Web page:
Docker containers in real life

I have been following the tutorials and been experimenting with Docker for a couple of days but I can’t find any “real-world” usage example..

How can I communicate with my container from the outside?

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  • All examples I can find ends up with 1 or more containers, they can share ports with their-others, but no-one outside the host gets access to their exposed ports.

    Isn’t the whole point of having containers like this, that at least 1 of them needs to be accessible from the outside?

    I have found a tool called pipework (https://github.com/jpetazzo/pipework) which probably will help me with this. But is this the tool everyone testing out Docker for production what they are using?

    Is a “hack” necessary to get the outside to talk to my container?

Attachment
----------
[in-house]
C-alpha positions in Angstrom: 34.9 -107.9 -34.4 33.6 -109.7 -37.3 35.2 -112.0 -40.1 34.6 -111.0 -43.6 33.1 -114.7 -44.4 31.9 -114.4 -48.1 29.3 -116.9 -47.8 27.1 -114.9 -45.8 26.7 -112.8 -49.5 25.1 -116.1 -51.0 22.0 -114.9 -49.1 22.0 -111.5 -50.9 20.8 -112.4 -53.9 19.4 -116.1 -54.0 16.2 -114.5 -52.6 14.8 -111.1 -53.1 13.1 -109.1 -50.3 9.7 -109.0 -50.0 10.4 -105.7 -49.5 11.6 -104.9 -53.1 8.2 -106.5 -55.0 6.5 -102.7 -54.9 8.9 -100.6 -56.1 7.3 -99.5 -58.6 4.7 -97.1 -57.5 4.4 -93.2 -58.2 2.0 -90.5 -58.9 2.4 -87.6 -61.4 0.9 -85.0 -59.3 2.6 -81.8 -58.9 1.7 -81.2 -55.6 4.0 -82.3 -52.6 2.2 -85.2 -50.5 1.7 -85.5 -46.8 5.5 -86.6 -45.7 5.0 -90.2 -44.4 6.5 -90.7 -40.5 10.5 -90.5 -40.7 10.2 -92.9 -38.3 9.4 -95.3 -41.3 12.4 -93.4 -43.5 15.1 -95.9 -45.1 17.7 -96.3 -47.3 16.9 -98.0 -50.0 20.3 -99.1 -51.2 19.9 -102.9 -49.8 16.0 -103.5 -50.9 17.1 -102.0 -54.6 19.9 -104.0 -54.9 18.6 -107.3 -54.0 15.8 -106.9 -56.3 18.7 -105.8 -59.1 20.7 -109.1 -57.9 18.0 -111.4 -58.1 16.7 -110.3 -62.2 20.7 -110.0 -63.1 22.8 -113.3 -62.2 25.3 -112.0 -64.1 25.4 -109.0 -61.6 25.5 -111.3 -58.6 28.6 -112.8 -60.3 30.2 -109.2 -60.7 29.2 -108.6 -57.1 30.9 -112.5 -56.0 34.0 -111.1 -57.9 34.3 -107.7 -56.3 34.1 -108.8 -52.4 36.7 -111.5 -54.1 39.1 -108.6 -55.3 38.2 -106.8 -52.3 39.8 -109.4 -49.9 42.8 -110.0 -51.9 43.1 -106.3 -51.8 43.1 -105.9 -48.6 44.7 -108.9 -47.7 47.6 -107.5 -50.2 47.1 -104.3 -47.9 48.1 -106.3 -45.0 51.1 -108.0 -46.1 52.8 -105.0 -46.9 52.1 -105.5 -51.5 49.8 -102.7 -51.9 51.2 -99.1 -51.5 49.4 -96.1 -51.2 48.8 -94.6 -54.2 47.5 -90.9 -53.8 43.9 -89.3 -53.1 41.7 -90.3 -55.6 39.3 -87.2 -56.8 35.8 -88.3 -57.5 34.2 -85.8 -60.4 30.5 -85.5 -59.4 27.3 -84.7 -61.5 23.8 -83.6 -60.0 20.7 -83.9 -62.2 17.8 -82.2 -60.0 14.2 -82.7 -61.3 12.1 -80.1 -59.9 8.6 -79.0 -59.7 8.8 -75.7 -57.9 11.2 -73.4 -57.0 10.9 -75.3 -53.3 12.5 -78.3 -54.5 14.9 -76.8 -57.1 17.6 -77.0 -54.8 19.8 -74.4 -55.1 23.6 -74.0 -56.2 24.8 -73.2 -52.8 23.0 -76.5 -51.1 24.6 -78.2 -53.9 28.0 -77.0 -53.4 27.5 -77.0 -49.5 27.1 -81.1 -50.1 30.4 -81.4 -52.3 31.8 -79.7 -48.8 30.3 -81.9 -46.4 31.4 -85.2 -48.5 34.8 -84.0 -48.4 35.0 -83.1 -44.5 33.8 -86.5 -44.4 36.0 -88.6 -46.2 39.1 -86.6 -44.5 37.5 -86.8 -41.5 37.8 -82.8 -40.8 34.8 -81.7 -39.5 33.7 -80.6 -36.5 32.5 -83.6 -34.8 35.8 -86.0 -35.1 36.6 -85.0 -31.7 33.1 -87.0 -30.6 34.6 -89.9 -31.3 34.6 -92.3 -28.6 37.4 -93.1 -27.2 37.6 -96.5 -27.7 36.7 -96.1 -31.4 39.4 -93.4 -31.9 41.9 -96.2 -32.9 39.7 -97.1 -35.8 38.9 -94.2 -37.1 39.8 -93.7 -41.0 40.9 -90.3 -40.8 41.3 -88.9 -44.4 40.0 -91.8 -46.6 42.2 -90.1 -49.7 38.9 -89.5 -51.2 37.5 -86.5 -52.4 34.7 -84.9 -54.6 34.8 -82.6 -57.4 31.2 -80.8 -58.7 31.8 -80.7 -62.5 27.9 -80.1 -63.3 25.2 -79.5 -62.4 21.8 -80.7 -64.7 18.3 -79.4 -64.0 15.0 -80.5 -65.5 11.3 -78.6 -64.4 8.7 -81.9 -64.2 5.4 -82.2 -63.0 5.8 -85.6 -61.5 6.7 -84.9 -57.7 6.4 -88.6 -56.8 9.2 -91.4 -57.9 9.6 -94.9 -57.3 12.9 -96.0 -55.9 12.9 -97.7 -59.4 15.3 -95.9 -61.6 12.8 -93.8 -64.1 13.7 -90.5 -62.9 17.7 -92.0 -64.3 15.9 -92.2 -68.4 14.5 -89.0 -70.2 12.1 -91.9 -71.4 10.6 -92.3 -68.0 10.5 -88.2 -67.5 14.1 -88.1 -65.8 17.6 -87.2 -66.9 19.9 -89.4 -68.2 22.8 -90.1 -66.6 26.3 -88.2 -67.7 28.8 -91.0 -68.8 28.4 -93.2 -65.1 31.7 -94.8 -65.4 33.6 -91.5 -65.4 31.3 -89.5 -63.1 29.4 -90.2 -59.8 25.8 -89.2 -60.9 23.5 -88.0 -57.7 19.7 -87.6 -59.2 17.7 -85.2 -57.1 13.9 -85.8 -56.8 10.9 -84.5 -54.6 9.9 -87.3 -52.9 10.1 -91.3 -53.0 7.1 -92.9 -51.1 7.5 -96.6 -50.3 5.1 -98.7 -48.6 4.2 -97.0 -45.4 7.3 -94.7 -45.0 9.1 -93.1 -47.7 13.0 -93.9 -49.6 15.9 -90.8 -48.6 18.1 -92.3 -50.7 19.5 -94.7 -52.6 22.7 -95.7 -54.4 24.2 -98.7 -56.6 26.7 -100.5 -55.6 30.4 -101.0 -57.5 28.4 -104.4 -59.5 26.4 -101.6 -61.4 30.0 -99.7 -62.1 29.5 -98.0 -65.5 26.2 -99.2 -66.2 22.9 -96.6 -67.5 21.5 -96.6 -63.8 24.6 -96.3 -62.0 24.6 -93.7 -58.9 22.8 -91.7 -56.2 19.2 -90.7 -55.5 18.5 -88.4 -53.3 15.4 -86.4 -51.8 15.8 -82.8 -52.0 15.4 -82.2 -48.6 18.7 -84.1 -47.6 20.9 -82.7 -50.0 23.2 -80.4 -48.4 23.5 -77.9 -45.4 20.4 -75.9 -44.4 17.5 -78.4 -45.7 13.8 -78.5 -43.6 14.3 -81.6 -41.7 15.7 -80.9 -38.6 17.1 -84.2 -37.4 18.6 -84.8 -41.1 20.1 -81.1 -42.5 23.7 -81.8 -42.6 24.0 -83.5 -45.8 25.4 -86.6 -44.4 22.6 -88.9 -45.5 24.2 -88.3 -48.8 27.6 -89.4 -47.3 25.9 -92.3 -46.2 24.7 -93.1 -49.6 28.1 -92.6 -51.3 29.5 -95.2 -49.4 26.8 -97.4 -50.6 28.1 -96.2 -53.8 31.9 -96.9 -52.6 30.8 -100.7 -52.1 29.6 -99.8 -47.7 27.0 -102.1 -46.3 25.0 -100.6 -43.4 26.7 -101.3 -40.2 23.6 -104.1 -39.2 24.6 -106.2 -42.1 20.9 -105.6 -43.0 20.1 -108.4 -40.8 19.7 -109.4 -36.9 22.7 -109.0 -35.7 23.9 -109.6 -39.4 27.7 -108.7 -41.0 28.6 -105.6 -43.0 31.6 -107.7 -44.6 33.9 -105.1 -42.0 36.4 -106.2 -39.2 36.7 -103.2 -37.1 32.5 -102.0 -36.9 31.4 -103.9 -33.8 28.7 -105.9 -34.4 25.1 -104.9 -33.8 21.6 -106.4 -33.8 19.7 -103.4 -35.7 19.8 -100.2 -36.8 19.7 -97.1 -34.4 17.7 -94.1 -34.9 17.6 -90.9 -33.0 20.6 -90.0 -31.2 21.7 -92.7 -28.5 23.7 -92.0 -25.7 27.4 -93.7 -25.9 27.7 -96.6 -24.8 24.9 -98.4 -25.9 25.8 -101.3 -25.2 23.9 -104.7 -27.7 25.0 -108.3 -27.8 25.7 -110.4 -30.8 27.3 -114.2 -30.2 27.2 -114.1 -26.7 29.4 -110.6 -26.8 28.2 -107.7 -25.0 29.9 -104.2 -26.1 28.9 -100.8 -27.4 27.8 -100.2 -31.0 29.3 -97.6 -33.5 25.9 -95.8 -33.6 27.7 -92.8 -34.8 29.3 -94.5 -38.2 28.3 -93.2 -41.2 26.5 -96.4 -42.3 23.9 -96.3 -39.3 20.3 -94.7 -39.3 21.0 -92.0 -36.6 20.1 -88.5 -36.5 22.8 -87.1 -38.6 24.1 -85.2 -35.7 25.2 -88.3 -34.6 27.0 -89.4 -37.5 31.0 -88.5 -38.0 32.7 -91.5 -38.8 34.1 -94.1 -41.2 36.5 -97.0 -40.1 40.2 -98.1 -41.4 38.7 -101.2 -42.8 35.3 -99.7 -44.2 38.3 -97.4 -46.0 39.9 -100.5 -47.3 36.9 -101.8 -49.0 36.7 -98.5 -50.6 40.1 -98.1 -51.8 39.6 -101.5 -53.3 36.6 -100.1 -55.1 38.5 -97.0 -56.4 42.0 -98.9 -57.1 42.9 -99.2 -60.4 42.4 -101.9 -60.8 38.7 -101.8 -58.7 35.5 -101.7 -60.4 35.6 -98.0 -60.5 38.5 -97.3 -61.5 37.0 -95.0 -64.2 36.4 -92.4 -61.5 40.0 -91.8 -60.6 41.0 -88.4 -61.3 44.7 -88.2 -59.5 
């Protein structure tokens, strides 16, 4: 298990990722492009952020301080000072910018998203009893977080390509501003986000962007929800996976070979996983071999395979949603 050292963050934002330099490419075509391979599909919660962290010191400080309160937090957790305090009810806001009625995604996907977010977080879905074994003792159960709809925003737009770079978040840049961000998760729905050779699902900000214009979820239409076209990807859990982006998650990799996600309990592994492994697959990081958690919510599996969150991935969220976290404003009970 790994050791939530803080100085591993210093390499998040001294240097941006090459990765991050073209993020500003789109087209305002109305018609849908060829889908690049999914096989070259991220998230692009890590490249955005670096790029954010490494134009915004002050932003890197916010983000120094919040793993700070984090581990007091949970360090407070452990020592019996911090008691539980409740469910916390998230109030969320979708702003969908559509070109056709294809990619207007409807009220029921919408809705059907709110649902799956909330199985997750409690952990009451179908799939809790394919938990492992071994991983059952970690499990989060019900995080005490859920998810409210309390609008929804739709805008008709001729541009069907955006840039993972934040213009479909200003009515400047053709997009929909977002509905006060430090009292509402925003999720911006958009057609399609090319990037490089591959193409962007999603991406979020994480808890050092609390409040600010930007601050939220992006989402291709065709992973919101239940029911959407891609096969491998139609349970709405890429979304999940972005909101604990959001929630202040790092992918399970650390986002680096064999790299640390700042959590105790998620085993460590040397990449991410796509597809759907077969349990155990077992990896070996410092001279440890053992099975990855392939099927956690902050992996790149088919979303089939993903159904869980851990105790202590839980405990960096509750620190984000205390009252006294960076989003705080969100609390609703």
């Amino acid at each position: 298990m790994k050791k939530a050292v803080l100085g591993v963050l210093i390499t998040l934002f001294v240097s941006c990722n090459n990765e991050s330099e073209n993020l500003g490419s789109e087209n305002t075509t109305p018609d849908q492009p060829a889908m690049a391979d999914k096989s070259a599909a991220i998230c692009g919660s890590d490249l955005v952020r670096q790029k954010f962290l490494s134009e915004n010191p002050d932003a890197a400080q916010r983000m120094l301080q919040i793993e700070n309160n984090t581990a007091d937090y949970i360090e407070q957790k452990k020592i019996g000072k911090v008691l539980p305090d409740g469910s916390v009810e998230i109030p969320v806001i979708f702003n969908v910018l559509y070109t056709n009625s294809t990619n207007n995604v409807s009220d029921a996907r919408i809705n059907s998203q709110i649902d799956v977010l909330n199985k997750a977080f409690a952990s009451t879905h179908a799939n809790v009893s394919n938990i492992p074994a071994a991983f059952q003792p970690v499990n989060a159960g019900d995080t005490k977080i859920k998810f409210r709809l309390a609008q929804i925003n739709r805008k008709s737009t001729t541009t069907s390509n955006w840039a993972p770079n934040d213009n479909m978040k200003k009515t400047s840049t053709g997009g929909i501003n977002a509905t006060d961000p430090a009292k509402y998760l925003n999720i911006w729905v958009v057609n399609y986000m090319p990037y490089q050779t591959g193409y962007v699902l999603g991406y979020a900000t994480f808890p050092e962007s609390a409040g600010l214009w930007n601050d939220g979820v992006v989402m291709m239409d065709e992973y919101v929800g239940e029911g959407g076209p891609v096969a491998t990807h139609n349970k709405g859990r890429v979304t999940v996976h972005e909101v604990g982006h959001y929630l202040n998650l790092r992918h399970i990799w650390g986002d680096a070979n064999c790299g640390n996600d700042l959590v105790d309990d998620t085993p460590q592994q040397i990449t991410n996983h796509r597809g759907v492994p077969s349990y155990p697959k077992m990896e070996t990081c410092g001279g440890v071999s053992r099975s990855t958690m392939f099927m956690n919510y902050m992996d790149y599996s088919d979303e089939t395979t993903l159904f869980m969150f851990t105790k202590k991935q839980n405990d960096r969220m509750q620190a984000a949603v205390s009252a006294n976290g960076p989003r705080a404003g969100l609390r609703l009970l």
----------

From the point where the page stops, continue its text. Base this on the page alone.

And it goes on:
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  • 2 Solutions collect form web for “Docker containers in real life”

    You can use the argument -p to expose a port of your container to the host machine.

    For example:

      sudo docker run -p80:8080 ubuntu bash
    

    Will bind the port 8080 of your container to the port 80 of the host machine.

    Therefore, you can then access to your container from the outside using the URL of the host:

      http://you.domain -> losthost:80 -> container:8080
    

    Is that what you wanted to do? Or maybe I missed something

    (The parameter -expose only expose port to other containers (not the host))

    This (https://blog.codecentric.de/en/2014/01/docker-networking-made-simple-3-ways-connect-lxc-containers/) blog post explains the problem and the solution.

    Basicly, it looks like pipeworks (https://github.com/jpetazzo/pipework) is the way to expose container ports to the outside as of now… Hope this gets integrated soon..

    Update: In this case, iptables was to blame, and there was a rule that blocked forwarded traffic. Adding -A FORWARD -i em1 -o docker0 -j ACCEPT solved it..

    Docker will be the best open platform for developers and sysadmins to build, ship, and run distributed applications.